The mental status exam will assess for orientation, attention, memory, visuospatial function, and language. Some common tools are the MOCA (Montreal Cognitive Assessment) and MMSE (Mini-Mental State Examination).
These are a short series of tasks a neurologist may ask you to fill out, and based on how you score, can help in categorizing the types of deficits and hint as to the type of dementia.
What treatments might a neurologist prescribe for dementia?
There are a few medications that are approved for the treatment of Alzheimer Disease. These include cholinesterase inhibitors (such as donepezil, rivastigmine, and galantamine).
These medications work by modulating neurotransmitters in the brain and have some modest symptomatic benefit in patients with dementia.
Another category of medication includes Memantine, which is an NMDA-receptor antagonist. This works by blocking a different neurotransmitter (NMDA) which may protect the brain. This also has been shown to have very modest benefit.
Neurologists may prescribe medications to help certain symptoms of dementia, such as behavioral disturbances, hallucinations, sleep problems, depression, agitation, and agitation. These may include antidepressants, antipsychotics and various other medications.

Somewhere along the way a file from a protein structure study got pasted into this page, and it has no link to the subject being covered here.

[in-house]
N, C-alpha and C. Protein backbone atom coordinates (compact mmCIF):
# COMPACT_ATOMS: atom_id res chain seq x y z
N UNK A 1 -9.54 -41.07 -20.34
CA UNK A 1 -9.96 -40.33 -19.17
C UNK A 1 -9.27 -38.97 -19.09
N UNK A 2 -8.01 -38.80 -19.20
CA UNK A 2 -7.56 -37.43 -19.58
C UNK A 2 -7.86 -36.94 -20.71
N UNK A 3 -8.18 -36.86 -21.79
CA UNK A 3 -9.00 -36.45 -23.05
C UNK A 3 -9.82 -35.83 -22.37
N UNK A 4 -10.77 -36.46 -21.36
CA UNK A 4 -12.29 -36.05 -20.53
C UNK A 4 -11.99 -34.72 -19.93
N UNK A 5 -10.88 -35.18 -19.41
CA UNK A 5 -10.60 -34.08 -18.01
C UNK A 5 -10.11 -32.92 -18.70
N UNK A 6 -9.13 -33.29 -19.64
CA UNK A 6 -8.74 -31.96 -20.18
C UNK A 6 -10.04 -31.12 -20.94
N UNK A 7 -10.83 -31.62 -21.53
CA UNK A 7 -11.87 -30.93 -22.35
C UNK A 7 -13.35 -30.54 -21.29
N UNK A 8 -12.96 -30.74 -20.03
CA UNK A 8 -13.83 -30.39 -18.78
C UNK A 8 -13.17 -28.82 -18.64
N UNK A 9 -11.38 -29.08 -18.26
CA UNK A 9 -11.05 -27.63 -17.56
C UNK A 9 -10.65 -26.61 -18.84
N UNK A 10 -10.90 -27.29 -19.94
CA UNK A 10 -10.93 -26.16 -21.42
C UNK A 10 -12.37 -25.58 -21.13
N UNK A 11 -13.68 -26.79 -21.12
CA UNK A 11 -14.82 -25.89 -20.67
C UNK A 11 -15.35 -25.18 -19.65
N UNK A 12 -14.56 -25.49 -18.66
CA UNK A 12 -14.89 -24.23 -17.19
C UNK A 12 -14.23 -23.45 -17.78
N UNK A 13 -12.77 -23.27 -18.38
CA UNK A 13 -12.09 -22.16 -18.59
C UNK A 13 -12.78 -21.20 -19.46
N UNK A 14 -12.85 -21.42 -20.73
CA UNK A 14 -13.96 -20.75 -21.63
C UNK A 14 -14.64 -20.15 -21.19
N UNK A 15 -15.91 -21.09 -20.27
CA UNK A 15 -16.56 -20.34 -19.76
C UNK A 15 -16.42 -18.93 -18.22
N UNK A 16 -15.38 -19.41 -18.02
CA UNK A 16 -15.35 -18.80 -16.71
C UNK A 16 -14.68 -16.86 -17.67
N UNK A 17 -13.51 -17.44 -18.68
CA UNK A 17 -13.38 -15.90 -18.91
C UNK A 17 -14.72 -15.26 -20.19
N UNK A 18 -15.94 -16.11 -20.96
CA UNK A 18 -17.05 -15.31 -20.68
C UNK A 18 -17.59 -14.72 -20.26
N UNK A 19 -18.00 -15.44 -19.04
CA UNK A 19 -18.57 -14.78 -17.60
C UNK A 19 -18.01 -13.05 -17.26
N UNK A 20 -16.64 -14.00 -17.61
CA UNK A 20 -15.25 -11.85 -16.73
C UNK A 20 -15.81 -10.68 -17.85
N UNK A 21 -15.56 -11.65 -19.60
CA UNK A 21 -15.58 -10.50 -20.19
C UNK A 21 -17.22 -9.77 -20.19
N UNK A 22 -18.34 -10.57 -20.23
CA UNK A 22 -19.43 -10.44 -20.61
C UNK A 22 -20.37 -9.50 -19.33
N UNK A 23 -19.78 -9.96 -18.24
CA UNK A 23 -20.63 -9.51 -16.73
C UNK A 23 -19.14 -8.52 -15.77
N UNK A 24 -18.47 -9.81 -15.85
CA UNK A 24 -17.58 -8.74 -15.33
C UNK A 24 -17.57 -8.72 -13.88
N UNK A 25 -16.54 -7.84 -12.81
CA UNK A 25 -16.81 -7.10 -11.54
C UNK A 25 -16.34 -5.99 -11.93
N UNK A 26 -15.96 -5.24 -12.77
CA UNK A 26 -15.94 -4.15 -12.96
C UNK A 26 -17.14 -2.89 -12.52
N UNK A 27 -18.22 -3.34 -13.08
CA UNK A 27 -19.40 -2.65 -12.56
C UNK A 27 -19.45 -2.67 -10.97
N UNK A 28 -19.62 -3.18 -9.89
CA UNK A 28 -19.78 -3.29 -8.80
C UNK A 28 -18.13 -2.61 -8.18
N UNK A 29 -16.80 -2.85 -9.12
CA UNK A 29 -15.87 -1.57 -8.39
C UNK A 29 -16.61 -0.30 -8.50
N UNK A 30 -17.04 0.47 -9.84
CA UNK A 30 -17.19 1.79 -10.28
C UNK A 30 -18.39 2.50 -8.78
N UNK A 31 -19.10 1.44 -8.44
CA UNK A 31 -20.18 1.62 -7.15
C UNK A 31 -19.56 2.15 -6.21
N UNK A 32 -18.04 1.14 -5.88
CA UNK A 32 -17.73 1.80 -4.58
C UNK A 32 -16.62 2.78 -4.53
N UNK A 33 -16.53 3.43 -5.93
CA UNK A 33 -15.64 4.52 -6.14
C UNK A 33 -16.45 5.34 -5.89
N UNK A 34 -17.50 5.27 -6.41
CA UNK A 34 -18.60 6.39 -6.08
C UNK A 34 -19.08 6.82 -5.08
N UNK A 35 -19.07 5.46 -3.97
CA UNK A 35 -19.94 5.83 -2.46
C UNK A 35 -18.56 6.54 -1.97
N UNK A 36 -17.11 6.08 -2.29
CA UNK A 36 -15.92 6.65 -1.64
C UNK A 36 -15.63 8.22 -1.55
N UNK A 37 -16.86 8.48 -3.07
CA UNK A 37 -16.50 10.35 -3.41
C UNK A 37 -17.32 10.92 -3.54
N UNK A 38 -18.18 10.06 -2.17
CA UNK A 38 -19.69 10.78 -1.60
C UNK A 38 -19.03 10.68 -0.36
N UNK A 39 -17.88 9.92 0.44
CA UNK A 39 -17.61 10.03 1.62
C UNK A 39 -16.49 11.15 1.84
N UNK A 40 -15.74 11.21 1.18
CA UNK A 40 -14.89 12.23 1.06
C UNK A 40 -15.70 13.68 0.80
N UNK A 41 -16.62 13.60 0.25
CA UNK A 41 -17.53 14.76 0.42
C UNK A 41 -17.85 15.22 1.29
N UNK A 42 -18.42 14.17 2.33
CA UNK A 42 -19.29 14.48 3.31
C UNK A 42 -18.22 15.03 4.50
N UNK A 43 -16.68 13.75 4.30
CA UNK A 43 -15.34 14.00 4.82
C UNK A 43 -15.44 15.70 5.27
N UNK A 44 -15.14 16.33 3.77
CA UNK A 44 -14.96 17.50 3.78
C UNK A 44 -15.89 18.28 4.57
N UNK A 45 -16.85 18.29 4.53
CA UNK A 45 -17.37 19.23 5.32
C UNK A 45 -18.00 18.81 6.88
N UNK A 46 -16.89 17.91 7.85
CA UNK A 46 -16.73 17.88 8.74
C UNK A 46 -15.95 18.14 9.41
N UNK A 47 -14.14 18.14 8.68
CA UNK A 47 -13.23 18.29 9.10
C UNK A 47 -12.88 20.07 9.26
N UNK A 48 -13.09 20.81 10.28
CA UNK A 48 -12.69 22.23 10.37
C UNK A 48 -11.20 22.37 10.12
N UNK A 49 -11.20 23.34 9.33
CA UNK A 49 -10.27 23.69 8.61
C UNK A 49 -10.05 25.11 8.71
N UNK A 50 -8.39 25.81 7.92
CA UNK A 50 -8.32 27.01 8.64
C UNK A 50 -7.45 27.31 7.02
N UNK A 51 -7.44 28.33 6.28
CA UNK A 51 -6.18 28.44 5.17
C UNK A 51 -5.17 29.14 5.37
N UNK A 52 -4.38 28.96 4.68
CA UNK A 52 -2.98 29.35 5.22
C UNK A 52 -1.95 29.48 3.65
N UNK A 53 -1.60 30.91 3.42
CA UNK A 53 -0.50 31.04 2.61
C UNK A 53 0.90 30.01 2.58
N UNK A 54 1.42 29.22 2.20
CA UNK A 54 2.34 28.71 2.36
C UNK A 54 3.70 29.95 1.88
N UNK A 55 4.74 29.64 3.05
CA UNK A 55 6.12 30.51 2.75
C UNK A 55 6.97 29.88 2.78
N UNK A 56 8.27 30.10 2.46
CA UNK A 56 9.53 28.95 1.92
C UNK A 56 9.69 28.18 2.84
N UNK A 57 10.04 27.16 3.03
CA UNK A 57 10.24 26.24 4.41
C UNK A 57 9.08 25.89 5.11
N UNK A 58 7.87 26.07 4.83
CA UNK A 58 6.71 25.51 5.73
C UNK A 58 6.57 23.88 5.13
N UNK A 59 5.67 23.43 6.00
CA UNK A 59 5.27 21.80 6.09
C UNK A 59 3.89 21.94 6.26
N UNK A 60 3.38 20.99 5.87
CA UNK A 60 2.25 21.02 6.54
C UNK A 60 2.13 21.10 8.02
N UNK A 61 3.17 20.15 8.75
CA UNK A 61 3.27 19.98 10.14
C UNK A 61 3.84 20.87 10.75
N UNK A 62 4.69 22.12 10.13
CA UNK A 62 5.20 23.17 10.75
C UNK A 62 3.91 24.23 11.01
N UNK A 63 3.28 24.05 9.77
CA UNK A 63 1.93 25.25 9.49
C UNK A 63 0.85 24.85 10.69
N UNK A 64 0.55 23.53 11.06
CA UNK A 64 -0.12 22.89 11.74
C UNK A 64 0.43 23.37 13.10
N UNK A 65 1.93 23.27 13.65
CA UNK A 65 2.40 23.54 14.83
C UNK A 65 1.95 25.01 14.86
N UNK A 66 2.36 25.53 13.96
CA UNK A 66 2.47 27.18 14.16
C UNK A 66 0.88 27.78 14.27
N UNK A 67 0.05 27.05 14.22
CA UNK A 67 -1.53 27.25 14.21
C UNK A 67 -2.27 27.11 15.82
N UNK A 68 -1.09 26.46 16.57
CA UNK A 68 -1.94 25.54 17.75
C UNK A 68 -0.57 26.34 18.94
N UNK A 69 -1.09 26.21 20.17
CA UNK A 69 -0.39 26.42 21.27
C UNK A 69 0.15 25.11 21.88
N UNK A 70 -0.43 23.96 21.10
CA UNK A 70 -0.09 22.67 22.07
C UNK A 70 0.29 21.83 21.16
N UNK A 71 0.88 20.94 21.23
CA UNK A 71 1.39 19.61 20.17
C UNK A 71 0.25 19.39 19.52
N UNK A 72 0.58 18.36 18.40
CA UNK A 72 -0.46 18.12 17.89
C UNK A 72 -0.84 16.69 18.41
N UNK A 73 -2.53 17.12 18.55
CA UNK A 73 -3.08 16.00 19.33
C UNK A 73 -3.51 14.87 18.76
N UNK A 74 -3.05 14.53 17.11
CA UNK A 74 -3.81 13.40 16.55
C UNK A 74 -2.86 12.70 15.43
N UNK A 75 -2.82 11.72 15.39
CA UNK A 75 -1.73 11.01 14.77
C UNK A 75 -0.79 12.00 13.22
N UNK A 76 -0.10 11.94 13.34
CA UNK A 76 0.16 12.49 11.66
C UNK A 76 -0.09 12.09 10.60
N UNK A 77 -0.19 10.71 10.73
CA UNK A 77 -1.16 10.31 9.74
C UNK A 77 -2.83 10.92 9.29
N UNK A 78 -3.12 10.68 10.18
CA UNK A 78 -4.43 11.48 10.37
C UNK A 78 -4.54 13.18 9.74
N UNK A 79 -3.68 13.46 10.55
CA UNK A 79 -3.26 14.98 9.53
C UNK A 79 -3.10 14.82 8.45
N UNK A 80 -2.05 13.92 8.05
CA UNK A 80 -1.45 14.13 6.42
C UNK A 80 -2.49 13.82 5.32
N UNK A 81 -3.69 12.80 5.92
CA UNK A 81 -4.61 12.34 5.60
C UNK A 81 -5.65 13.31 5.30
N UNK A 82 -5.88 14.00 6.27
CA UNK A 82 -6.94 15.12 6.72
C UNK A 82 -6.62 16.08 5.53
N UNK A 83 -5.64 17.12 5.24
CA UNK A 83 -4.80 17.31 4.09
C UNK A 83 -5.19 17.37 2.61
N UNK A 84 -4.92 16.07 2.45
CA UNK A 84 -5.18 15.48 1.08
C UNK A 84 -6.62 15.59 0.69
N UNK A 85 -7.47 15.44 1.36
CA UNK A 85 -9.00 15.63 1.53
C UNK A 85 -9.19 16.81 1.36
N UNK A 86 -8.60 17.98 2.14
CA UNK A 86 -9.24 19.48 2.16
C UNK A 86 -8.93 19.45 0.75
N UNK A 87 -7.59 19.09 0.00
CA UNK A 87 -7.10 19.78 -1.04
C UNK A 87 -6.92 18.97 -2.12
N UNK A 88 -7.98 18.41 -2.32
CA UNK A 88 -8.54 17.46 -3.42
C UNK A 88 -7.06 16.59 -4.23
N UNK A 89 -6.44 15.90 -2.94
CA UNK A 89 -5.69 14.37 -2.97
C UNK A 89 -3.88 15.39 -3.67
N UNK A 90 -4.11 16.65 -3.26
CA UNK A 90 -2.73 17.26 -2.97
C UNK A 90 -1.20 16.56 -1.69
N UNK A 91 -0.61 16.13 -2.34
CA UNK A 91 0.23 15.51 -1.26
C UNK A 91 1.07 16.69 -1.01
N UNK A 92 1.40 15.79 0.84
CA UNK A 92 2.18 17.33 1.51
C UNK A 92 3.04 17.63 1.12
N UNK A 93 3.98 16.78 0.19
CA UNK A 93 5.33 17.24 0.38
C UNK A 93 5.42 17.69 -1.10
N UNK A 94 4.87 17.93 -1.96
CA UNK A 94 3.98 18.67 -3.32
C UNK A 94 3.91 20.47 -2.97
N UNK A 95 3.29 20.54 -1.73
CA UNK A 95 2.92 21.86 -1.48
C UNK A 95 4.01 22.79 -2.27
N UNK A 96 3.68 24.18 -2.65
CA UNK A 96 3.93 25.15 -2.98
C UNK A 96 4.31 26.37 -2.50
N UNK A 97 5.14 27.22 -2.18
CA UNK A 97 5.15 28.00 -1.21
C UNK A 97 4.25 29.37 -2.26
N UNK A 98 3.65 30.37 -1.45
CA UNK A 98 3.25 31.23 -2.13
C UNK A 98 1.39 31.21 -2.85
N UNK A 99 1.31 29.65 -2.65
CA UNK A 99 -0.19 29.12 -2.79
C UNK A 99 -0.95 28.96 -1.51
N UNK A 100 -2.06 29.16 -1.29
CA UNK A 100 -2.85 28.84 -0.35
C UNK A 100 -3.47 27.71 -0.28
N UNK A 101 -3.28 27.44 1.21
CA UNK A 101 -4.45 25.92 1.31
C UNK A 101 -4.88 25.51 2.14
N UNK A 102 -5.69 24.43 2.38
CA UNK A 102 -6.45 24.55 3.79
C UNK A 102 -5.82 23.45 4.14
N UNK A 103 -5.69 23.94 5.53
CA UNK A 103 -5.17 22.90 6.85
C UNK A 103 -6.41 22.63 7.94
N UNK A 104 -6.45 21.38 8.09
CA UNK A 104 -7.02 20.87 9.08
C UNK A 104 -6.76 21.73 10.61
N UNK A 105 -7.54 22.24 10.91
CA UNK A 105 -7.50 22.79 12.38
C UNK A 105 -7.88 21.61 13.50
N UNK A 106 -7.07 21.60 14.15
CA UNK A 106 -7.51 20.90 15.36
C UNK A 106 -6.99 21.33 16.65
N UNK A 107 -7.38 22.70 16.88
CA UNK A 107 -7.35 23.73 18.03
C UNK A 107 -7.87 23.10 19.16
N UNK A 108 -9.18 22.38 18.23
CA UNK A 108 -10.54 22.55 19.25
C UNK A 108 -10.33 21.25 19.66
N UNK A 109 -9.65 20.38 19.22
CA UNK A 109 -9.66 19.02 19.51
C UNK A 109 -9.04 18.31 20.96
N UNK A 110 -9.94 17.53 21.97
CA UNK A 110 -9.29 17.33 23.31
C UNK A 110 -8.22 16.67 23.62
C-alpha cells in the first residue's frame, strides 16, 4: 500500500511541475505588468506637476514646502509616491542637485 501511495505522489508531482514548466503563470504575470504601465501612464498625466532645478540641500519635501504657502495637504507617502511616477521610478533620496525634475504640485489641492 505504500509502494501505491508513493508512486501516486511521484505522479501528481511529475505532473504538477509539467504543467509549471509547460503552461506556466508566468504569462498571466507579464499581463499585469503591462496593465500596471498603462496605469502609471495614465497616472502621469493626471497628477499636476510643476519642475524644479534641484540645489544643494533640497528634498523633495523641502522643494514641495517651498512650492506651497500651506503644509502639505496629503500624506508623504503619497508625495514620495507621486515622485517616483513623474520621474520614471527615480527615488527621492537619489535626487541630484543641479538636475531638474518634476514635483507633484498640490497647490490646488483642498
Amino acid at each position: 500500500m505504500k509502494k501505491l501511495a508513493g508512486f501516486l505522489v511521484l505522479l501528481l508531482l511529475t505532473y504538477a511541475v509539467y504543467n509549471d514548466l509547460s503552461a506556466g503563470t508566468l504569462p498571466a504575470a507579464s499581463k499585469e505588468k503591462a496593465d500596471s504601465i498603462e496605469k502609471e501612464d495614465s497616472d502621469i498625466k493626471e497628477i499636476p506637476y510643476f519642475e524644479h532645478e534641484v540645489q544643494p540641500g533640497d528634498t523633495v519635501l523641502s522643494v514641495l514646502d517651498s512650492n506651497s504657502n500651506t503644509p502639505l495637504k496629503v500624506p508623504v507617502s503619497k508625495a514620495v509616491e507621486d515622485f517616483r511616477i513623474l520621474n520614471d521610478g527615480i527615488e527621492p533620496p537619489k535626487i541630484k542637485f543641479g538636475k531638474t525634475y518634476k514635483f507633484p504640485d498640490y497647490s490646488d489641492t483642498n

Nutrition, physical therapy and cognitive rehab are also things a neurologist may consider in the multidisciplinary approach to dementia care.
What conditions can be mistaken for dementia?
There are certain conditions that can mimic dementia. It is essential to make sure these conditions are not responsible for the symptoms, as they are often reversible and treatable. A good neurologist will rule out “reversible” causes and mimics of dementia.
There are certain “red flags” that should not be missed; these include a young age, a rapidly progressive dementia (ie someone getting much worse within days, weeks or a few months), or an abnormal or asymmetric neurologic exam such as weakness on one side of the body. These will need an expedited and different type of evaluation than the standard dementia workup.
Many people confuse the signs of normal aging with dementia. Normal aging does include a slight degree of cognitive decline including mild changes in memory and information processing. Some people visit their doctor for these symptoms, worried that they may have dementia.
However, normal aging is easily distinguishable from dementia.